“We’re going to have a back loaded second half,” said Richard Palmer, Chrysler’s chief financial officer, citing the phased roll out this summer of a new Chrysler 200 midsize sedan.

The 200, Chrysler’s first all-new midsize car in years, began shipping about a week ago but it isn’t expected to hit showrooms in volume until the third quarter, he said.

The earnings report is Chrysler’s first since it was fully acquired by Fiat, creating the world’s seventh-largest auto maker.

Chief Executive Sergio Marchionne last week confirmed the newly-combined company would have its headquarters in London and its shares listed on the New York Stock Exchange later this year.

For the last couple of years, Chrysler has been driving profits for Fiat. Chrysler’s sales have risen sharply amid a rebounding U.S. auto market and popular new models like the Jeep Grand Cherokee.

The Italian auto maker earlier this month reported a loss of €319 million ($444 million) in the first three months of the year, compared with a net profit of €31 million a year earlier. The Fiat loss included one-time costs connected to the payoff of the UAW trust note and currency turmoil in Venezuela. Without those costs, Fiat said it would have earned €71 million.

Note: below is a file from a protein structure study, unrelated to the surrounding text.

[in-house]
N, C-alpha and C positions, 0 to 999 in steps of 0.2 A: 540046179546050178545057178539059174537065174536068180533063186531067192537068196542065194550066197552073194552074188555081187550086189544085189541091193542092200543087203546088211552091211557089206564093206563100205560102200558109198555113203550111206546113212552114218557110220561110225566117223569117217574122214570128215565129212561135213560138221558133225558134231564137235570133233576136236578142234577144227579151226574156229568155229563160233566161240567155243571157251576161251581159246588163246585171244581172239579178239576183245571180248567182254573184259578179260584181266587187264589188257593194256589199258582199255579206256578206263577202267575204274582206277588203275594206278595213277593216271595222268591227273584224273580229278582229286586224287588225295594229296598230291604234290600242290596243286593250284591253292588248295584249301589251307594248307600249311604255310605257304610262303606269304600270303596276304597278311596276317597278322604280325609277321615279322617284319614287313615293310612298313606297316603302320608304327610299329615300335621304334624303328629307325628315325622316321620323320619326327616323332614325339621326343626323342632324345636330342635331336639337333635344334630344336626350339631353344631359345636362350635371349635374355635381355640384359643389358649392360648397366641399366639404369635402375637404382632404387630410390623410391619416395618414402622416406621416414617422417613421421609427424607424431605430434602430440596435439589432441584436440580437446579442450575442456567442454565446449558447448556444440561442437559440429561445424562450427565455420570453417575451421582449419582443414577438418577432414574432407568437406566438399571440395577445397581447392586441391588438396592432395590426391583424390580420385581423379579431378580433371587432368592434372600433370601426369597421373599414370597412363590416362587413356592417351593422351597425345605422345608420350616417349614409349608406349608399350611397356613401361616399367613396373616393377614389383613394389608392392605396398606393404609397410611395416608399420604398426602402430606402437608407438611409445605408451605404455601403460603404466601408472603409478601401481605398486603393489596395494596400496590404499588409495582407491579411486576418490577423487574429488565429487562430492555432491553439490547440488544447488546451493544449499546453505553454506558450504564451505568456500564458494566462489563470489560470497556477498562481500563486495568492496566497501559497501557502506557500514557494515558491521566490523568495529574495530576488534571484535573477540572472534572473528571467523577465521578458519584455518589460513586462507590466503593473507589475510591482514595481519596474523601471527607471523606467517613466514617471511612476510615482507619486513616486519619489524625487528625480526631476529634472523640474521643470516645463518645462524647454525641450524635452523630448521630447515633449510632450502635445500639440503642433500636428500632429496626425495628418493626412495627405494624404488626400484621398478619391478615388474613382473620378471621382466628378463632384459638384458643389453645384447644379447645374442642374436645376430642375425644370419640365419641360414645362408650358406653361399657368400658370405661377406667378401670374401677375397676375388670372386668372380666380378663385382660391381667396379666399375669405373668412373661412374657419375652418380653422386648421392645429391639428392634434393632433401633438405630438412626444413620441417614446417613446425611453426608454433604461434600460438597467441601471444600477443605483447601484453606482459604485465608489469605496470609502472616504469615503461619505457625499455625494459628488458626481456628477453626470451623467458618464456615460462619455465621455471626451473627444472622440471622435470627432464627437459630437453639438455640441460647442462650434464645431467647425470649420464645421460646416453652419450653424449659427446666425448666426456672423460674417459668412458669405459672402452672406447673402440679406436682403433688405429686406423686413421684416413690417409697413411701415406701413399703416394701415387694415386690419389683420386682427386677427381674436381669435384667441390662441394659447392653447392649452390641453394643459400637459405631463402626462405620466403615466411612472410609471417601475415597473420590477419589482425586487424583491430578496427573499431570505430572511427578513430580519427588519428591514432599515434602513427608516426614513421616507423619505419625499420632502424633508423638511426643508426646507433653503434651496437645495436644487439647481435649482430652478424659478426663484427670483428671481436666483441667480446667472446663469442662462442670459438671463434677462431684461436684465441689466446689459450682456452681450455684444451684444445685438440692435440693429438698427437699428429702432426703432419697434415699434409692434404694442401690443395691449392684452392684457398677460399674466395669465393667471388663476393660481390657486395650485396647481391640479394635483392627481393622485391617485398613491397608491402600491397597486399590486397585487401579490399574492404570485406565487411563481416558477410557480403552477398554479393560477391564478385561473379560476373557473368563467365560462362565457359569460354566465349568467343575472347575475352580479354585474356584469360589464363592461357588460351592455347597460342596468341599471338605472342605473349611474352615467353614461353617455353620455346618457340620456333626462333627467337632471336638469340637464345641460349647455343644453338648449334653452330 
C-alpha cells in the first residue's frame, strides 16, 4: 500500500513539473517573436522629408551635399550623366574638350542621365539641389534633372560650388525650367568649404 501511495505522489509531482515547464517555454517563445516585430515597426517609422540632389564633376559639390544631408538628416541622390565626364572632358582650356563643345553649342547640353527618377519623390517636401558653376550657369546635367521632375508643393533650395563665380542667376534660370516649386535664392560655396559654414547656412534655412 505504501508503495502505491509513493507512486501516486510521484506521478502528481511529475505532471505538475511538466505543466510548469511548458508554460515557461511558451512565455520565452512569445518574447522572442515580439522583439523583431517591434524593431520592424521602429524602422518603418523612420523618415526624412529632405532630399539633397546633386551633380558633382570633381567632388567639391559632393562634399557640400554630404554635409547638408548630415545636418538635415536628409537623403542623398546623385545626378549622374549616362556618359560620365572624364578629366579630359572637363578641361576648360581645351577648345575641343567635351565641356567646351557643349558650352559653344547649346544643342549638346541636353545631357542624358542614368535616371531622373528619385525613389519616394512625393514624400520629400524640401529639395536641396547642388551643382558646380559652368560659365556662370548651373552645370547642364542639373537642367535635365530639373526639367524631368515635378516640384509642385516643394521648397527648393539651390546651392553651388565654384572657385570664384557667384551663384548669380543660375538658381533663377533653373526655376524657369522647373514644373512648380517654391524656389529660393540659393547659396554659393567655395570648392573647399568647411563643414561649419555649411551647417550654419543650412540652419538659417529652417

Chrysler generated about $900 million in free cash flow for the first quarter but also paid a special $1.9 billion distribution payment in connection with Fiat’s acquisition deal.

At the end of March, it had $12.4 billion in cash, down from $13.3 billion at the end of 2013.

For 2014, the auto maker projects free cash flow of between $500 million and $1 billion, down from $2.1 billion last year.

Chrysler’s quarterly modified operating profit grew to $586 million, or 3.1% of net revenue, up 35% from the same year-ago period.

Last year, Chrysler reported a 65% drop in its first-quarter profit, the result of higher costs related to new-model rollouts and a drop in shipments as it idled certain plants to prepare for building new vehicles.

In all, Chrysler earned $2.8 billion in 2013, as sales increased with the arrival of a new Jeep Cherokee sport-utility vehicle and because of a $962 million noncash tax benefit booked in the fourth quarter.

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Marchionne Says London to Have Fiat Chrysler Headquarters

Via Bloomberg

Fiat Chrysler Automobiles NV, the company that will be formed from the combination of Fiat SpA and Chrysler Group LLC, will be based in London, marginalizing Italy’s role for the automaker.

While Fiat Chrysler had long planned to have a fiscal domicile in the U.K. for tax purposes, it hadn’t selected a specific city. The manufacturer’s presence in the British capital will also be more than just a postal address.

“The board, my office and some of my functions need to operate out of London,” Chief Executive Officer Sergio Marchionne said during a press conference yesterday in Auburn Hills, Michigan.